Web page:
The Stack Archive

The challenges for whistleblowers in China and the Asia Pacific

Tue 5 Apr 2016

South-east Asia and China, and indeed the Asia Pacific in general, are complex regions populated by democracies, authoritarian governments, and everything in between. Personal rights and freedom of speech are sometimes championed, and other times brutally suppressed. These powerful political dynamics lead to the fascinating intersection — or perhaps collision — of whistleblowing technology (apps, data encryption, Tor browsers), which can help expose state corruption, human rights abuses or shady business practices, with evolving cultural norms (corporate and societal), the promotion of officially sanctioned anti-corruption campaigns, and state-based censorship.

And whilst whistleblowing technology might have changed in recent years (more than just an anonymous phone call or letter), the fundamental question remains the same: Who’s reporting on whom, exactly, and why are they doing it?

Digital Davids and institutional Goliaths

The Chinese Communist Party doesn’t like corruption, and they want everyone to know it. This has been made abundantly clear with the revving up of the Disciplinary Code this year, and recent anti-corruption trials, most notably that of Party security chief Zhou Yongkang, sentenced to life imprisonment for bribery and other crimes. The code, which harkens back to stricter Maoist times, could be used to clean up graft as advertised — or perhaps just as easily be used to eliminate political rivals in internecine power struggles.

And while some big fish have been caught up in China’s anti-corruption net, the government is letting the ‘little guy’ in on the action as well, with a free whistleblowing app provided by the Central Committee for Discipline Inspection (CCDI), available for Android and iOS devices. The CCDI says its app protects the anonymity of the user — although in a nation with the largest, and perhaps most sophisticated internet censorship on the planet (China’s famed Great Firewall), public trust in a state-sponsored whistleblowing app might not be as high as the Party would hope for.

Moving on to Malaysia, we can see how the whistleblowing site the Sarawak Report (based in London), reporting on corruption involving billions of dollars of “unexplained cash” channelled into the Malaysian Prime Minister’s personal bank accounts, came up against an institutional Goliath (not as large as China, but few are these days) of its own. And for their efforts, the Report was officially blocked in Malaysian on a ‘national security’ basis. The government even tried (unsuccessfully) to have the Report’s editor placed on INTERPOL’s Red Notice list, which, according to the Sarawak Report, is “normally reserved for terror suspects.”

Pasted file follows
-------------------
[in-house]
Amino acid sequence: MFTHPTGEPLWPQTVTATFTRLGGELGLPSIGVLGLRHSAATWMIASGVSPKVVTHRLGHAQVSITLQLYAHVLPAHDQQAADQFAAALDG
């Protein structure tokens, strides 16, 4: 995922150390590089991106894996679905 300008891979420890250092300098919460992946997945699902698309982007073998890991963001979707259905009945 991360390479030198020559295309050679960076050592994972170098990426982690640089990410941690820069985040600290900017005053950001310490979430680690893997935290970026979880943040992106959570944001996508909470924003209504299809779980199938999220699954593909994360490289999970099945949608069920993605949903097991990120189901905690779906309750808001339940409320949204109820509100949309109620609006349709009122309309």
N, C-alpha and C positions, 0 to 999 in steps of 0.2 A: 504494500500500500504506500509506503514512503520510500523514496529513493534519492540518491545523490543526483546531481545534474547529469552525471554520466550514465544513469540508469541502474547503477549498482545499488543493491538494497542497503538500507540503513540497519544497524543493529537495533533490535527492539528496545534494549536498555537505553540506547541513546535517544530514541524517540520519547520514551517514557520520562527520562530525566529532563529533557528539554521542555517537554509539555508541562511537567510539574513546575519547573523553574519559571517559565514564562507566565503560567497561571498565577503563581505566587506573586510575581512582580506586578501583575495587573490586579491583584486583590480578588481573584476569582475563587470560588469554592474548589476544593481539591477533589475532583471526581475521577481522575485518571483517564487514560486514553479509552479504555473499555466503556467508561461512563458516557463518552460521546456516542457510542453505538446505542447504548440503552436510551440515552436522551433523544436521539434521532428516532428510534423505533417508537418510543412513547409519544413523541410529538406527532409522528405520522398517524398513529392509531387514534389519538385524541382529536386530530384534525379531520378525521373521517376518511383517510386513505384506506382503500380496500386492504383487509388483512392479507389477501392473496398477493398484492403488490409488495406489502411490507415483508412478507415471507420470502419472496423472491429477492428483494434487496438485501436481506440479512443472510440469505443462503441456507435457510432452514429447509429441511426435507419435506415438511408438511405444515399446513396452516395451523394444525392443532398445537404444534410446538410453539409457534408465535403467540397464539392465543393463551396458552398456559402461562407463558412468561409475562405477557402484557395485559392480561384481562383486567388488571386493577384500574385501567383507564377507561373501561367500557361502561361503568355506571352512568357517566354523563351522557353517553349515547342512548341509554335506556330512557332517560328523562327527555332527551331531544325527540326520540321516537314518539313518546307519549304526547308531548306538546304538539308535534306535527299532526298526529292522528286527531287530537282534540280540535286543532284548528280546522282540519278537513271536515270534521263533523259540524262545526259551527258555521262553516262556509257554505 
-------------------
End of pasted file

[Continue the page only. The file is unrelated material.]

Smart apps and the future of whistleblowing

“In most instances, they [the whistleblowers] are being vilified and poorly treated,” Sylvain Mansotte, co-founder (and a former whistleblower himself) of Whispli, and the whistleblowing app Fraudsec, tells The Stack. “This is not about to change anytime soon … only technology enabling secure, anonymous communication will be an effective way to protect whistleblowers.”

The problem then arises as to where potential whistleblowers should place their trust as far as security and anonymity go vis-à-vis state sponsored or sanctioned whistleblowing apps and websites, like the ones provided by China’s CCDI, or in technological solutions provided by private industry?

The founders of WildLeaks, which bills itself as the “world’s first wildlife crime whistleblowing initiative,” have a strong interest in hearing from whistleblowers in the Asia Pacific, as the illegal ivory trade is immense in China, and in neighbouring countries. The demand for animal contraband (ivory, rhino horns, sea tortoises shells, tiger bones and more) has a knock on effect, leading to conflict, suffering and death — both human and animal — in regions (Africa and elsewhere) exploited to feed this demand.

WildLeaks, acutely aware of the dangers surrounding whistleblowing of this kind, offers would-be whistleblowers two security options. The Confidential option makes use of Tor2Web software, which the site warns, “Could still be traced by governmental agencies or employers.” The Anonymous option, based on Tor technology and GlobaLeaks open source software, is for people who want to remain completely hidden from prying eyes. WildLeaks kindly walks the less technologically savvy among us (although savvy enough to worry about reprisals from criminal or governmental enterprises) through Tor browser installation, and the secure use of Tor technology.